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Helping my brother who lives abroad

dolfm

Registered User
Jan 6, 2015
2
My younger brother, aged 65, was recently diagnosed with Alzheimer's. As he lives in Holland but I live in the UK, does anyone have suggestions how I might help him long-distance? Thanks!!
 

RedLou

Registered User
Jul 30, 2014
1,162
What support system does he have there? --Partner or children? If he's on his own, might he consider moving closer to you? --I was prime care-giver to my father from 1000 miles away. It badly affected both my career and my well-being in other ways. Dementia tends to do that to the prime care-giver, no matter the distance, but there are certain unique difficulties to trying to help someone when they're so far away.
 

Angela T

Registered User
Jul 13, 2014
187
France
I agree with RedLou that caring from a distance is particularly difficult, even more so in another country.

It all depends if your brother has family support in Holland... but if you are the prime care-giver, you might consider moving him closer to where you are...?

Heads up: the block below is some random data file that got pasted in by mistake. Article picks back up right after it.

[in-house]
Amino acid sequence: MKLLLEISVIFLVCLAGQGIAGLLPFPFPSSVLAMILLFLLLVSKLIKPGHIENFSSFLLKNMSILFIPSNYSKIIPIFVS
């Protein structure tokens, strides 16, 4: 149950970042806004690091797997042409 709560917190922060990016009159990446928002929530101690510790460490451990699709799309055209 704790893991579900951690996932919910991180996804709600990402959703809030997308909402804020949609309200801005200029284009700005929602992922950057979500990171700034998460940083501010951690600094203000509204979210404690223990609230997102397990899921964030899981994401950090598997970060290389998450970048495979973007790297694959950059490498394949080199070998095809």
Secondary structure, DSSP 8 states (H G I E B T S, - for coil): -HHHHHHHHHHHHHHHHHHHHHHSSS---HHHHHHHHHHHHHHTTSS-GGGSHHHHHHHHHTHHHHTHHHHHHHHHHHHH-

bobblehat

Registered User
Aug 16, 2015
24
I live in a different country to Mum who has the early onset of Alzheimer's.

On a very practical level, I use TeamViewer so I can hook my computer up to my Mum's computer and help her out when she gets into problems sorting stuff out online and so on.

It's not a big thing I guess, but it all helps.
 

RedLou

Registered User
Jul 30, 2014
1,162
The trouble is the illness has a way of leaping ahead of clever solutions. We gave my dad an iPad for his calendar appointments: his friends would tell me when they were, I'd fill them in on a cloud and set alarms. he loved the iPad for all of a week. Then he said it was broken. He didn't realise he had to charge it. Before we knew he had forgotten how to turn on a computer.
 

Angela T

Registered User
Jul 13, 2014
187
France
Same here, my mother was unable to use her computer to keep in touch with her family for about 2 years before she finally went into care... So sad... she stopped watching TV for the same reason.

I would like to organise some music for her, but I think that she won't know/remember how to use whatever system we choose.
 

bobblehat

Registered User
Aug 16, 2015
24
So true. I wonder how long Mum will be able to continue to use the PC. Right now she finds it useful but... well, we'll see. While it's there, though, it's a useful way to help someone abroad or far away.